9 Major 2012 Events That Will Influence the Linux Desktop in Coming Years Page 2: Page 2

2012 was a lively year on the Linux Desktop, with the promise of more to come next year.
Posted December 27, 2012

Bruce Byfield

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3. Haiku Alpha 4

Haiku is the free software implementation of BeOS. A dozen years ago, BeOS failed as a commercial operating system, but it retains a cult following among long-time users of free software.

While Haiku failed to reach general release in 2012, it did release its fourth alpha, a very stable release that shows its potential. Notable features include a rationalized file hierarchy and a filesystem that allows users to add whatever attributes they choose.

Long-time Haiku contributor Ryan Leavengood describes Haiku as a mixture of the aesthetics of OS X with the licensing and development philosophy of Linux. According to Leavengood, the fabled general release should come within a year.

4. Enlightenment E17

Speaking of cults of nostalgia, I remember when Enlightenment was the cool desktop to use and knowing hackers were wearing T-shirts proclaiming, "I'm on E."

A dozen years and at least one major code re-write later, Enlightenment has finally released another general release. Once described as a window manager and now as a desktop shell, Enlightenment retains most of the features that once made it so popular, including speed and a high degree of customization and configurability.

Some aspects of Enlightenment, such as choosing which modules to load, may be more than new users care to worry about. However, distributions like Bodhi Linux and Elive offer acceptable default settings.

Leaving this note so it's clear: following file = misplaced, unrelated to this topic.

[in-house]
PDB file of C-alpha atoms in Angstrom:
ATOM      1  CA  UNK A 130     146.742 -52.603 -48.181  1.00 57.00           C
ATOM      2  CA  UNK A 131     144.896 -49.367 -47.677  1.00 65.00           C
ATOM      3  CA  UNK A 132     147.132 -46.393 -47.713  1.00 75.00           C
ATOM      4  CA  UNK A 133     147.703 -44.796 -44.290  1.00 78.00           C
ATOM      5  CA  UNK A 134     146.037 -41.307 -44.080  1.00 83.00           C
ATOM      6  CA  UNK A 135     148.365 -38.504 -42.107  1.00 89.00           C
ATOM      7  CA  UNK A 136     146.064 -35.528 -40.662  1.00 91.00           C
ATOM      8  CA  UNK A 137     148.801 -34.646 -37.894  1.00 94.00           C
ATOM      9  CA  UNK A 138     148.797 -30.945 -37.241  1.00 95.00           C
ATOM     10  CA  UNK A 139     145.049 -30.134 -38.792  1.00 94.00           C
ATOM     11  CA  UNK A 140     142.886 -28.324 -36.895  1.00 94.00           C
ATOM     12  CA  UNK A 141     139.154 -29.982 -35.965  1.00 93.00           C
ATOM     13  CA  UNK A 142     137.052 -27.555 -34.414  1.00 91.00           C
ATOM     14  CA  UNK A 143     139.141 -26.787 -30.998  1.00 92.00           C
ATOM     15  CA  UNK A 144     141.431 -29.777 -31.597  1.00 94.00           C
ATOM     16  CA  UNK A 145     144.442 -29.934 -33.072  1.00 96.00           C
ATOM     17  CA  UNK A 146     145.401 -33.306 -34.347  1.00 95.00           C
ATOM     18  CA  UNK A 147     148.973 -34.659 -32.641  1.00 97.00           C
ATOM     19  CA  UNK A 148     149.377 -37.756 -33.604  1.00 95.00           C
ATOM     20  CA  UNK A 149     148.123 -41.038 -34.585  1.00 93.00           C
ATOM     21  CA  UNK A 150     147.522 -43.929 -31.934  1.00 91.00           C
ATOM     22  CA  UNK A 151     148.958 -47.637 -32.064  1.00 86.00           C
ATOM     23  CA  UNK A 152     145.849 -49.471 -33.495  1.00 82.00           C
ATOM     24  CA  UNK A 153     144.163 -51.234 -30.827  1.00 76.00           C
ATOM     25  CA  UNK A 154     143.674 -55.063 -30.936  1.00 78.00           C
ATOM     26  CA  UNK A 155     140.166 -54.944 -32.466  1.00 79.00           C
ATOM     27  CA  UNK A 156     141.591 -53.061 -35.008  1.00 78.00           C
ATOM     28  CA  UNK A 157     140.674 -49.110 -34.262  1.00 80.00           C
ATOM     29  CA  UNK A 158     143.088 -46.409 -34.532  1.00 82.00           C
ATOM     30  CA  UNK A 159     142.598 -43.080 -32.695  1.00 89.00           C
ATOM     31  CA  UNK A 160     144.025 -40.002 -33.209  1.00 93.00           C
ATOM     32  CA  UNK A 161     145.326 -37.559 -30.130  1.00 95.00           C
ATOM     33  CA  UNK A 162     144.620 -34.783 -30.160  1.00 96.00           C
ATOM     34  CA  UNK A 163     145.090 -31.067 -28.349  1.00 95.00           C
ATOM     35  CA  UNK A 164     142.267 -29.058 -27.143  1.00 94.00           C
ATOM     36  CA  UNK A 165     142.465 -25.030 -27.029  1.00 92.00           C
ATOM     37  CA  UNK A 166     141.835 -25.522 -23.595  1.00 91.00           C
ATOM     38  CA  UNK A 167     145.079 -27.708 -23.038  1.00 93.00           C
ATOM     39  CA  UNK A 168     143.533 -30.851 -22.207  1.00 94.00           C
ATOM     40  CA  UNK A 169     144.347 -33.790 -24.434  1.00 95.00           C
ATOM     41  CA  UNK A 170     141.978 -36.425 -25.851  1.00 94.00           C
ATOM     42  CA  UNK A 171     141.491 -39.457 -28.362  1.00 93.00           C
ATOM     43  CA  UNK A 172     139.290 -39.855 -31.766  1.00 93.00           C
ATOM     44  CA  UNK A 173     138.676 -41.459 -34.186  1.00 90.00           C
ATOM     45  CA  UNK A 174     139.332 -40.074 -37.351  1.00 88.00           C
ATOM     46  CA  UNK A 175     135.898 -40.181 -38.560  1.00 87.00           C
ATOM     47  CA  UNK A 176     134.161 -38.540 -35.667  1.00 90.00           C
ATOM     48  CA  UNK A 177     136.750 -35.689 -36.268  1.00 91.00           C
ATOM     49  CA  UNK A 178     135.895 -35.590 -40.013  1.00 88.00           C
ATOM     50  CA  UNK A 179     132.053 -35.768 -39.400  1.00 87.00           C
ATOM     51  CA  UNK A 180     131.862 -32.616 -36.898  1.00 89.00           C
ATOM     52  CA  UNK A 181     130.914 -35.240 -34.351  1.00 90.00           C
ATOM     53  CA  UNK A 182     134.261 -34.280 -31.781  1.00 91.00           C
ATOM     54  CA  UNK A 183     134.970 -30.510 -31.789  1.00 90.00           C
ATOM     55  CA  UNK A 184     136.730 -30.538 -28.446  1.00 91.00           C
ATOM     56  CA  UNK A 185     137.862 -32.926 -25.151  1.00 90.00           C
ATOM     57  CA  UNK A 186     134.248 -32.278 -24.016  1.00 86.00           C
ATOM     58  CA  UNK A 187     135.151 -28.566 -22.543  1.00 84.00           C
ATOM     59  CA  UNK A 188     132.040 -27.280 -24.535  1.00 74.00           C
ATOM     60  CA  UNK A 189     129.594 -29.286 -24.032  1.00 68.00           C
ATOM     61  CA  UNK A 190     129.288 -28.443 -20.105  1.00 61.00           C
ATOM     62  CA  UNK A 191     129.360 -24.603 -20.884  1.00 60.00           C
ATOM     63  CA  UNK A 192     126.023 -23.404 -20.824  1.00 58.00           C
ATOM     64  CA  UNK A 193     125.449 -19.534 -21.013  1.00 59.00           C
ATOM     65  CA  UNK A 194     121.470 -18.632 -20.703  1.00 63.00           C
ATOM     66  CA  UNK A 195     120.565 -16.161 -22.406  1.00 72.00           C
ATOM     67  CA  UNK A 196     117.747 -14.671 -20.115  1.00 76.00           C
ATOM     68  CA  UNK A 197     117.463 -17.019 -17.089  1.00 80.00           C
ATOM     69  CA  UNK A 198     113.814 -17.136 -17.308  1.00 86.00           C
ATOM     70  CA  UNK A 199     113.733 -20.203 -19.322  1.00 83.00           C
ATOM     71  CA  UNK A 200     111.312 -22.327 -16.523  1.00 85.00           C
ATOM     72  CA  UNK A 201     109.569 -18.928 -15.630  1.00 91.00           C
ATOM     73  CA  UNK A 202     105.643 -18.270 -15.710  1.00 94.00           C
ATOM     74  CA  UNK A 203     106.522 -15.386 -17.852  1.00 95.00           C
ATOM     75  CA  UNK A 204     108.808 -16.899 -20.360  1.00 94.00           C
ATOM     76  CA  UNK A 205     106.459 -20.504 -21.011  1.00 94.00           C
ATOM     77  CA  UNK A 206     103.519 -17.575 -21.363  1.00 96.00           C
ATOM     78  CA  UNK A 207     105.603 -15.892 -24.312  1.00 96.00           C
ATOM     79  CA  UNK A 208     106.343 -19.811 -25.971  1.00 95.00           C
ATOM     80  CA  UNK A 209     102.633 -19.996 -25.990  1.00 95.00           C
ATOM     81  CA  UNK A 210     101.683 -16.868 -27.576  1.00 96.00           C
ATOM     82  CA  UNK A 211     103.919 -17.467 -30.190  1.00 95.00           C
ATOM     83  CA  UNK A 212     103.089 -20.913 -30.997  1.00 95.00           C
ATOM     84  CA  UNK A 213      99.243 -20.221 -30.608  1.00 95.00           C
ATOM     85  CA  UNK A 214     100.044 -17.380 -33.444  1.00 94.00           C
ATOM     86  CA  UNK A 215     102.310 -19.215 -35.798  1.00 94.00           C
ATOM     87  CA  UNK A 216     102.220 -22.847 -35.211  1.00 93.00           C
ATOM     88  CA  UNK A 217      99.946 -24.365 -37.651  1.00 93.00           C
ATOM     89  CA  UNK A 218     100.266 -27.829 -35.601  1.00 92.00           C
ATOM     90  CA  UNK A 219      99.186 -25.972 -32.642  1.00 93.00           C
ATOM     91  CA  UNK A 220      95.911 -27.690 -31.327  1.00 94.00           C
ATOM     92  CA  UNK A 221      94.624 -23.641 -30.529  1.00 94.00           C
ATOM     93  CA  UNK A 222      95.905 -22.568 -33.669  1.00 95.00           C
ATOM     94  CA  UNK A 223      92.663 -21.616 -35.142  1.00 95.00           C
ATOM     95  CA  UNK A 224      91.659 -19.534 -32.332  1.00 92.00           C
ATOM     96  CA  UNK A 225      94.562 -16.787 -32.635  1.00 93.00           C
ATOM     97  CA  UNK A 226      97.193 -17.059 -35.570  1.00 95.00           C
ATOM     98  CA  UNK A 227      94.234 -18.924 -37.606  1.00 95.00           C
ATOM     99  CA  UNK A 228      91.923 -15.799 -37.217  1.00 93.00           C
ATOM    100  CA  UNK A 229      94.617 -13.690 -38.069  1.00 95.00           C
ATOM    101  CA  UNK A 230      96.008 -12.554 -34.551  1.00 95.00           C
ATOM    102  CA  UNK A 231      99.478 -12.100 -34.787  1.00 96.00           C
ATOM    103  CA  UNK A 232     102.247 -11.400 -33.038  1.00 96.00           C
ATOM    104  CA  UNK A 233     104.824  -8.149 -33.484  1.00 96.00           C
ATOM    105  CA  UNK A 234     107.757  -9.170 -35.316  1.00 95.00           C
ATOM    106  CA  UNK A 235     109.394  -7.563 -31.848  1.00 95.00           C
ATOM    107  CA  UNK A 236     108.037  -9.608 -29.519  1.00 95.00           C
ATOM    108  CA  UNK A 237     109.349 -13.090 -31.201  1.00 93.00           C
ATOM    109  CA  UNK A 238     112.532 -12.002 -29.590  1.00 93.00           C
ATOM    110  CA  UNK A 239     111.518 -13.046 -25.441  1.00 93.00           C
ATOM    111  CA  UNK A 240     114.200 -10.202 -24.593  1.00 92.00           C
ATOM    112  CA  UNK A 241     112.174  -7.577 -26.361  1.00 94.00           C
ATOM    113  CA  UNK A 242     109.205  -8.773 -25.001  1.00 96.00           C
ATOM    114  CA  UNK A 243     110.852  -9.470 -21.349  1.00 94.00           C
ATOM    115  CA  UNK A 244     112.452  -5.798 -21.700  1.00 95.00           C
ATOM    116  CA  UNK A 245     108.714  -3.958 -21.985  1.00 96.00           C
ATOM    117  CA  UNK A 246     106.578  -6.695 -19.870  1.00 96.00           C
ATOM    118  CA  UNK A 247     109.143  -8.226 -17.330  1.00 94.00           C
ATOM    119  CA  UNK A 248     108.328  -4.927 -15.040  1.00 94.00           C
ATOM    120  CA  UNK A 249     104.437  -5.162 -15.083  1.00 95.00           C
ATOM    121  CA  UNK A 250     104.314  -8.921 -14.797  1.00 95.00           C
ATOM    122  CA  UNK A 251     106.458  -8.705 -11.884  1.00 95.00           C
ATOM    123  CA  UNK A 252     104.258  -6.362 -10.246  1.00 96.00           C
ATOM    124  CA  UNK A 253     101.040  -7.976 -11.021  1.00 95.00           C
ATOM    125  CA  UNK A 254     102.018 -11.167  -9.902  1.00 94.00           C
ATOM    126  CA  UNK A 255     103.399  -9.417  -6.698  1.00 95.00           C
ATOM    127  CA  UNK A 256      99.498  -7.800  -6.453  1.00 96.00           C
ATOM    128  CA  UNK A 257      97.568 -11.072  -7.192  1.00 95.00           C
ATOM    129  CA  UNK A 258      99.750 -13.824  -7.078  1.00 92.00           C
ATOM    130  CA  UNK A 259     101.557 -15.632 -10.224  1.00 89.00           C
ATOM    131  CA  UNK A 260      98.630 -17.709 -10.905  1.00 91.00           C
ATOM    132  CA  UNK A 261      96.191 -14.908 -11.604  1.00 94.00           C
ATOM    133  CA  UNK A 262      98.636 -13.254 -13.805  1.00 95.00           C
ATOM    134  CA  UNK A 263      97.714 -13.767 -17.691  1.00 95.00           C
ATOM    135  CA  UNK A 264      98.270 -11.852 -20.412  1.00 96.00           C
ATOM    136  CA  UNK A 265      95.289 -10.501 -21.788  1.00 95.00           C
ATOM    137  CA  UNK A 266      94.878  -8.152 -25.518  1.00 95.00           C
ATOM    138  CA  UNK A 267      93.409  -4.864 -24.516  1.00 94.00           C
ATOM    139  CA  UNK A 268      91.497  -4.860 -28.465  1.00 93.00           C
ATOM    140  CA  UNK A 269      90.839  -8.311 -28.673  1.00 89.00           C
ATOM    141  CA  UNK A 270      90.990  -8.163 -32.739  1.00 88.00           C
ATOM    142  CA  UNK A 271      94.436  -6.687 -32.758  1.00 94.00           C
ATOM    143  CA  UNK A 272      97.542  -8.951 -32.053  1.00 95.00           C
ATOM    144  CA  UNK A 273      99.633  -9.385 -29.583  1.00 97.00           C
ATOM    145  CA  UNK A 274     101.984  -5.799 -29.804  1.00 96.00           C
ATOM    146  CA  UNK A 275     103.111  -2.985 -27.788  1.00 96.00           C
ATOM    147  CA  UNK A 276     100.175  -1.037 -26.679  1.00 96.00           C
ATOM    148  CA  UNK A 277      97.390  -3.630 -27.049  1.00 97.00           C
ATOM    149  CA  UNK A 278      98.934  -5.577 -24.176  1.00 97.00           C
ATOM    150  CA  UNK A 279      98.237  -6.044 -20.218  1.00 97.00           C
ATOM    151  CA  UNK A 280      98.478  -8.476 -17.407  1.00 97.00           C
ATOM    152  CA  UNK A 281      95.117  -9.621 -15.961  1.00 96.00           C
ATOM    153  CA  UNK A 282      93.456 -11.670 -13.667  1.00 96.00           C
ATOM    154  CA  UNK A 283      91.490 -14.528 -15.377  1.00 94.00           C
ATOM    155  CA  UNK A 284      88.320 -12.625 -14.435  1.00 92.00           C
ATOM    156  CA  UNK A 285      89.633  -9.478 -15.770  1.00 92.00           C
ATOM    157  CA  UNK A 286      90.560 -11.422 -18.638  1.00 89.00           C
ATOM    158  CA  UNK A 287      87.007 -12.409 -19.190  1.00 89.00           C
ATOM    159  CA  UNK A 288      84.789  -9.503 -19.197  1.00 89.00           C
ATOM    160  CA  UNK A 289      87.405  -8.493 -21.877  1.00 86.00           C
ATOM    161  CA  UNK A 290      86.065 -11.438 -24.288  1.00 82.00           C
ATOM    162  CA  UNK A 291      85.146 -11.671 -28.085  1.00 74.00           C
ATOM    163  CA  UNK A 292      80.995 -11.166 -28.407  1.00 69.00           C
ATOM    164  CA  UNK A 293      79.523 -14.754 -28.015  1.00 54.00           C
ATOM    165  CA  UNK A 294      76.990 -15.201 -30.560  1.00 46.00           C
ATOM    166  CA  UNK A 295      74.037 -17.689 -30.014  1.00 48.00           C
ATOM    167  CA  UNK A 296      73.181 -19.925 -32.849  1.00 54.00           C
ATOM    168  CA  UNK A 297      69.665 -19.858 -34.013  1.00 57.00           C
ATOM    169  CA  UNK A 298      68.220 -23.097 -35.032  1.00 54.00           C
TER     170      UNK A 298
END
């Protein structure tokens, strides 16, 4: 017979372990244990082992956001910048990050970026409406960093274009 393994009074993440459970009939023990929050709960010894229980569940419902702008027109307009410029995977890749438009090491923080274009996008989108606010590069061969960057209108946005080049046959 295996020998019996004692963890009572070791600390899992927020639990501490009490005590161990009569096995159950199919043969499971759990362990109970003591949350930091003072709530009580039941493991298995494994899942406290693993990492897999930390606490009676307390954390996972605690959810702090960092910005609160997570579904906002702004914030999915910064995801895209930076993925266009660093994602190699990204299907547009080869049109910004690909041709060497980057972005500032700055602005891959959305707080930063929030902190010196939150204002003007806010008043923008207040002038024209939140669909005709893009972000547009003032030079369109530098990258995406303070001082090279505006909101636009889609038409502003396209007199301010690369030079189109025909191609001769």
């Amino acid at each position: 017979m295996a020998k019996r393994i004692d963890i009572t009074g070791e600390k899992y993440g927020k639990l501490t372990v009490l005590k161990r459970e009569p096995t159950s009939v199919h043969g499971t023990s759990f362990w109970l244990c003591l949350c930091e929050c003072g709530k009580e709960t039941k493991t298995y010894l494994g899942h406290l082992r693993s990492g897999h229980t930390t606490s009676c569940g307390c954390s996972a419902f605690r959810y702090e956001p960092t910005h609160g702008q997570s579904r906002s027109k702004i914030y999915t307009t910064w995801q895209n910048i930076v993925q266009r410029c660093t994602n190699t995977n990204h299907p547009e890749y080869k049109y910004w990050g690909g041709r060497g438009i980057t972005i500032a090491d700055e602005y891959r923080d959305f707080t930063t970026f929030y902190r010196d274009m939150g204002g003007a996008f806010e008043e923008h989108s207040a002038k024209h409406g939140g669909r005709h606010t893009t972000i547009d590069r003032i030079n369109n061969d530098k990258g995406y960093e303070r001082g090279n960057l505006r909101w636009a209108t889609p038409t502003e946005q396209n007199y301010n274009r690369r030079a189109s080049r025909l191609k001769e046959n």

In this age of desktop diversity, Enlightenment could easily outlast the first nostalgic rush of interest and settle down into its own niche as an interface for more advanced users.

5. OpenMandriva Foundation

A decade ago, Mandrake was one of the leading distributions. Today -- several name changes and rounds of financial trouble later -- the commercial distribution now known as Mandriva has gone into a serious decline.

2012 saw another effort to regroup and continue development in the form of OpenMandriva. This foundation of stakeholders includes both Mandriva SA and ROSA Lab. It's a mixed community-corporation effort centered in Russia that is doing its own modifications on the KDE desktop.

Mageia, an earlier community-based fork that has enjoyed a degree of popularity in the last year or two, appears to be boycotting OpenMandriva. All the same, the foundation could play a major role in helping this once-popular branch of the Linux desktop to survive -- and maybe even prosper.

6. The MariaDB Foundation

The MySQL database was once part of the standard Linux server applications -- the M in the so-called LAMP solution (Linux, Apache, Mysql, Perl/Python/PHP).

However, after MySQL's sale to Sun Microsystems, Oracle acquired it with Sun's other assets. Many, including MySQL's founder Michael (Monty) Widenius, distrusted Oracle's commitment to keep the open source database alive as a rival to its own proprietary products. In fact, Widenius make every effort to prevent Oracle's acquisition of MySQL.

Widenius failed. But he went on to encourage the development of MariaDB, a fork of the MySQL code, as an alternative. These efforts reached a new level with the announcement of the MariaDB Foundation.

Days later, the announcement was followed by Wikipedia's announcement that it intended to move from MySQL to MariaDB. Given the widespread distrust of Oracle in the Linux community, that announcement is almost certain to be the first of many.

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Tags: open source, MySQL, Ubuntu, Linux desktop, Gnome, KDE, tablet, Linux Mint, Calligra, MariaDB

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